The only problem I see is someone following your line of reasoning, and even if only with a 50-50 chance of being proved wrong...we still have the other 50% having kids in a sadly mistaken decision. And it's the kids that will suffer.

    So *my opinion* is mind your own business and let people make and live with their own decisions instead of trying to influence them to 'try it, you might like it!' when kid's lives are the ones that get 'spit out, yuck!'

    I'm not sure if that was your intent, if not I apologize but it sounded like what you were promoting.
    Quote Originally Posted by Bucky View Post
    I have felt pain when I was in the womb. So when you say they are incapable of feeling pain, that is based on junk science.
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    A murderer putting a bullet through someone's brain is a medical procedure too.

  3. #443
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    Re: Should childless couples be considered inferior?

    Quote Originally Posted by Lursa View Post
    I dont understand why that's a problem?
    There are two problems which unfold. The first is a person having kids and discovering that they're extremely unhappy with that choice. The second is the person not having kids and being unhappy with that choice. The latter is problematic because of the degree of cultural conditioning present. We can see this dynamic play out in the present generation and it also played out in past generations. In the present we see extremist feminist pushing the "sex positive" message that women should rack up large sexual partner counts:

    Sluthood isn’t just a choice we should let women make because women should be free to make even “bad” choices. It’s a choice we should all have access to because it has the potential to be liberating. Healing. Soul-fulfilling. I’m telling you this because sluthood saved me, in a small but life-altering way, and I want it to be available to you if you ever think it could save you, too. Or if you want it for any other reason at all.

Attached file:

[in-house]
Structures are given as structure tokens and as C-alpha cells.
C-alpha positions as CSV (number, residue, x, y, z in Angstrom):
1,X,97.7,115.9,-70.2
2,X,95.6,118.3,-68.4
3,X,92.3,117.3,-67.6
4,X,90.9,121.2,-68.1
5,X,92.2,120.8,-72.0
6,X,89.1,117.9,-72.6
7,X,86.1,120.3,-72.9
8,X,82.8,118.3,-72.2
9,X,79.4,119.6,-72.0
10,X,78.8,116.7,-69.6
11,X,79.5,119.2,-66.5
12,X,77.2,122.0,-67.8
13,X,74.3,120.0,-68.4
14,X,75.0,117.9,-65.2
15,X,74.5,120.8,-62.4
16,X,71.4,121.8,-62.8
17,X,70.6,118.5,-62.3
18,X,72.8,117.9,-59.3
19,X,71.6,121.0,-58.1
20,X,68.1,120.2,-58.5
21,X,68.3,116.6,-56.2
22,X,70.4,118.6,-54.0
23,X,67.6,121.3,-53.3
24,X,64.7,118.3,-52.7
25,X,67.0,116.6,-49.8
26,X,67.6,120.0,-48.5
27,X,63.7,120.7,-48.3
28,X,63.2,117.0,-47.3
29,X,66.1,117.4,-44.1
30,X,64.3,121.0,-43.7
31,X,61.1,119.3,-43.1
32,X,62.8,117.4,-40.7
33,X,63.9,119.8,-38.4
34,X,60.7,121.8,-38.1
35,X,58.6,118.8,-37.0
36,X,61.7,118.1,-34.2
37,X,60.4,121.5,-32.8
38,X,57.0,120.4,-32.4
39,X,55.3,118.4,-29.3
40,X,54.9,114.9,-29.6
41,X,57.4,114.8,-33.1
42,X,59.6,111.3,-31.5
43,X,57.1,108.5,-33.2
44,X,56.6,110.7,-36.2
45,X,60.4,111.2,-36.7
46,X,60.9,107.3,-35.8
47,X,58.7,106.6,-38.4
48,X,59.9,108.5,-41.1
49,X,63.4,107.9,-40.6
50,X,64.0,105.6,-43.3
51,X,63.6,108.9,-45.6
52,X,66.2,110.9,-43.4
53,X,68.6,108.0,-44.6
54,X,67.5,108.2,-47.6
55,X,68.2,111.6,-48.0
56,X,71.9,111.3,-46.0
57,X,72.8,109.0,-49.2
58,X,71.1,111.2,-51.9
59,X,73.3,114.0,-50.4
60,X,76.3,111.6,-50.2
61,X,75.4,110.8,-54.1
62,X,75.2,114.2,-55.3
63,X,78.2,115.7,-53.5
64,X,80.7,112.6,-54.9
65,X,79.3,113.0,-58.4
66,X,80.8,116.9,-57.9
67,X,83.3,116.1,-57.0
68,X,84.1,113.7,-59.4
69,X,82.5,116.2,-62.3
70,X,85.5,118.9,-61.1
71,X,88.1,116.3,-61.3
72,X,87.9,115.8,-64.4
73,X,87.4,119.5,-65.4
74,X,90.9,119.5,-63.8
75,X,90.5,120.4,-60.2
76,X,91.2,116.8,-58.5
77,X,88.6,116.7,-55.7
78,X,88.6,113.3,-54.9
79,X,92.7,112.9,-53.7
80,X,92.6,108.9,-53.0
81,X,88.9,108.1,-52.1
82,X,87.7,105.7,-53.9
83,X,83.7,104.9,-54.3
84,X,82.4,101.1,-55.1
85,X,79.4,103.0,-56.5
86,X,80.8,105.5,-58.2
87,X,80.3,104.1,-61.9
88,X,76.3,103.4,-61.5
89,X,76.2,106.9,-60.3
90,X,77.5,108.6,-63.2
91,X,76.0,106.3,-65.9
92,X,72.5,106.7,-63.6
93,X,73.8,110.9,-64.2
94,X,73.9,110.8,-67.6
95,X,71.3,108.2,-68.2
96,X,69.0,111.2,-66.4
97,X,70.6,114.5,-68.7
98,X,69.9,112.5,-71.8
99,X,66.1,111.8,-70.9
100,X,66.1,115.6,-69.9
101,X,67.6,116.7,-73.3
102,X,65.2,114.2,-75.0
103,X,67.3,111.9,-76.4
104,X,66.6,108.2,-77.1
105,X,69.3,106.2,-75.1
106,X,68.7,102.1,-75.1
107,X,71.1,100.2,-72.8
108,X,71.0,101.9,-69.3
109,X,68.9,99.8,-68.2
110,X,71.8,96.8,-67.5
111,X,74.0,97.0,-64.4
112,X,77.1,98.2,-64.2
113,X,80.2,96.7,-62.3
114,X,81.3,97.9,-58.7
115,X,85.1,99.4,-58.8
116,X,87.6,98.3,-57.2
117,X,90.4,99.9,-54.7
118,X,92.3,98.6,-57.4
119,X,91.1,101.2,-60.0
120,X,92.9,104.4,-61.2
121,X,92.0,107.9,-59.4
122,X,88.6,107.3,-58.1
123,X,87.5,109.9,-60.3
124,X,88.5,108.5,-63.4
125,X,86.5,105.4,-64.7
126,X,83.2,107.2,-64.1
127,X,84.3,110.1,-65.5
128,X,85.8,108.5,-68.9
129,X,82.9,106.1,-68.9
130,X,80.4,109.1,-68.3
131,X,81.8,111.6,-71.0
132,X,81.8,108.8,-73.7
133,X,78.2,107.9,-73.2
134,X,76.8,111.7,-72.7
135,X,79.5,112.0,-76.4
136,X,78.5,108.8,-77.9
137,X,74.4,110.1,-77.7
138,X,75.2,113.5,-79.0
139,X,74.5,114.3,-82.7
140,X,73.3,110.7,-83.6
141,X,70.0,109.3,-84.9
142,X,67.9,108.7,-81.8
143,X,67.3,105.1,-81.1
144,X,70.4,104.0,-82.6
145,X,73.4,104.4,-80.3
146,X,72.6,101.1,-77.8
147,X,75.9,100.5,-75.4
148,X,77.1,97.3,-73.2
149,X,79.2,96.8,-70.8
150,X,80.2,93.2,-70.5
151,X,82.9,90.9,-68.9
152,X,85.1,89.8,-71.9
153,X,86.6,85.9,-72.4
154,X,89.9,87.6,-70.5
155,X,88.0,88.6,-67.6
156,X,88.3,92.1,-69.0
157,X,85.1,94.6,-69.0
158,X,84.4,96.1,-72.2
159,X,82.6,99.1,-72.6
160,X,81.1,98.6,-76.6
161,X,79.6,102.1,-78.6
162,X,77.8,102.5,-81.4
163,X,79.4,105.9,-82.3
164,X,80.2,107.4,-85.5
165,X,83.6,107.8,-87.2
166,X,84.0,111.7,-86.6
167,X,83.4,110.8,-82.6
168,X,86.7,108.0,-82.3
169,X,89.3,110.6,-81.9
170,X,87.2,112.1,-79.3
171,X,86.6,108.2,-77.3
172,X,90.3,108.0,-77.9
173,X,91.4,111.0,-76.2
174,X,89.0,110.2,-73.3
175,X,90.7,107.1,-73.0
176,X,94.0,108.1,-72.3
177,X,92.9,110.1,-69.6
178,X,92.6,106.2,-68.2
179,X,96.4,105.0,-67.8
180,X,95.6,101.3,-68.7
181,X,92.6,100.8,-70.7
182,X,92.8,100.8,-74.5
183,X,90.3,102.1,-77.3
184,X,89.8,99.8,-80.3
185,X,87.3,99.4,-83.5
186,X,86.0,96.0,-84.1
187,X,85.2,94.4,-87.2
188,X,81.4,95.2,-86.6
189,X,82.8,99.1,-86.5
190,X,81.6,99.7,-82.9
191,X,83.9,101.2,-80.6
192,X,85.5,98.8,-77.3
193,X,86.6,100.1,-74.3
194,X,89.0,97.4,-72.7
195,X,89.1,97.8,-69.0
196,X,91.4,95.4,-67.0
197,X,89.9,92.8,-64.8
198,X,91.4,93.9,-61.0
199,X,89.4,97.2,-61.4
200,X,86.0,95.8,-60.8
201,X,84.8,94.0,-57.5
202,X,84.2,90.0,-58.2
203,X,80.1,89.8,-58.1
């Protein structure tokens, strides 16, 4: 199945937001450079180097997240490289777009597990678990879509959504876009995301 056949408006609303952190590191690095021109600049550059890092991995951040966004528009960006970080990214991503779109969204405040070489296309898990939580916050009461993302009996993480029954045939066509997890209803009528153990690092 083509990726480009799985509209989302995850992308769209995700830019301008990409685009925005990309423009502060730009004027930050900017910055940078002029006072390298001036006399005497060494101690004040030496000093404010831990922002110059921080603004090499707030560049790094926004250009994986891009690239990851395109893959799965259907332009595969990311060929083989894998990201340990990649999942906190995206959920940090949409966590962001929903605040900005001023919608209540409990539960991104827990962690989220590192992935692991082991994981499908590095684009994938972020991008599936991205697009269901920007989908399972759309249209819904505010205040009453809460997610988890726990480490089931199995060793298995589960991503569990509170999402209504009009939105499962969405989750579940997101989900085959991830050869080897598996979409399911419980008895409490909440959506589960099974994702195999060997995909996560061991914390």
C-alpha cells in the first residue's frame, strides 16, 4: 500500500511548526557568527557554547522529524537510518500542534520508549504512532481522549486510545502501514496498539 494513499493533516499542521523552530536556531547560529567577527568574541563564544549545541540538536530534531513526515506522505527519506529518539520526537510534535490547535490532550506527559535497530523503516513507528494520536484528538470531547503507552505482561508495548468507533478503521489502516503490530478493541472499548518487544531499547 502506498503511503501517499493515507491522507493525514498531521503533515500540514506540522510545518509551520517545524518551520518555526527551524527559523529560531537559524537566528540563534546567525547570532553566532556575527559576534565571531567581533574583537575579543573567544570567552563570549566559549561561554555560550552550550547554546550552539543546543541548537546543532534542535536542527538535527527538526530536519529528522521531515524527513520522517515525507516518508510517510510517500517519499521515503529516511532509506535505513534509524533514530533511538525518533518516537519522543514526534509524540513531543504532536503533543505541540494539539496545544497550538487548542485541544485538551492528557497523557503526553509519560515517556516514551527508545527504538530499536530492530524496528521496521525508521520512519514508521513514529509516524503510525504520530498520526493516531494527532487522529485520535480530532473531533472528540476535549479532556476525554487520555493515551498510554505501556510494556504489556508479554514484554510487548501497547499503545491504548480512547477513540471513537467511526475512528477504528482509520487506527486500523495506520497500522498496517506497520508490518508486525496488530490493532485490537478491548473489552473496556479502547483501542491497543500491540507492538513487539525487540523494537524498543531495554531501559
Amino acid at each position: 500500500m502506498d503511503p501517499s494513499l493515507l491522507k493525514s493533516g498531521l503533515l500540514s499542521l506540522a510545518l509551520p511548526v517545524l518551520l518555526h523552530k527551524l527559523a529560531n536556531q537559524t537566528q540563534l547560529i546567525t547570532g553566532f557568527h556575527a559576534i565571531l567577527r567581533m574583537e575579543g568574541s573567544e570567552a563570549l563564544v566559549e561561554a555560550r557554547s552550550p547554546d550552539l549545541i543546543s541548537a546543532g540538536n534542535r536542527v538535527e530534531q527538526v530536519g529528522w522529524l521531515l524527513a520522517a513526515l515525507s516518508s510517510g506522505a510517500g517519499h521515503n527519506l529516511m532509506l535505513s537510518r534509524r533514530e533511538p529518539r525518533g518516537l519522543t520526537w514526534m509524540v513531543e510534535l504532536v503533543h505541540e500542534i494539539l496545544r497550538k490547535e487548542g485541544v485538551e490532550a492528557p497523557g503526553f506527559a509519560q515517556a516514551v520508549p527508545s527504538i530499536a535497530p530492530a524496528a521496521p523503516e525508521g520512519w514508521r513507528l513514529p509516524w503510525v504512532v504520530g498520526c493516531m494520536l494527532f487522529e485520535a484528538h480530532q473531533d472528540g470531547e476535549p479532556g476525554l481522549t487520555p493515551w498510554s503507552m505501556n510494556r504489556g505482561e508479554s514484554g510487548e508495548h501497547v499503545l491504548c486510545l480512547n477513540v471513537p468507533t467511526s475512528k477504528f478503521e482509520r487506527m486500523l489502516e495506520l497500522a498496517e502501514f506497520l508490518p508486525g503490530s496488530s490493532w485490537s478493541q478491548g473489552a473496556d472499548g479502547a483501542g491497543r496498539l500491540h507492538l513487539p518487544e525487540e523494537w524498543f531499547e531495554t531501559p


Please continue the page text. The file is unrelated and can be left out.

And mission accomplished as one of the readers responds:

    AMAZING writing. I really appreciate having stumbled upon this, as it has really made me wonder about my own life — I am 22 and have been in a serious relationship for two years. He’s amazing, and I think he might be “the One,” but he is the only man I have ever slept with. This bothers me because I am quite confident that if we were to ever break up, I would undoubtedly embrace “sluthood” — and I really feel like I may be missing out on something that is important for defining who I am. I discovered who I am sexually through my relationship with him. But I love him to bits so this is just something I will need to wonder about for the rest of my life? *Sigh* if only I had slutted it up earlier.

    Her inclination leads her in one direction but the propaganda she reads leads her in another.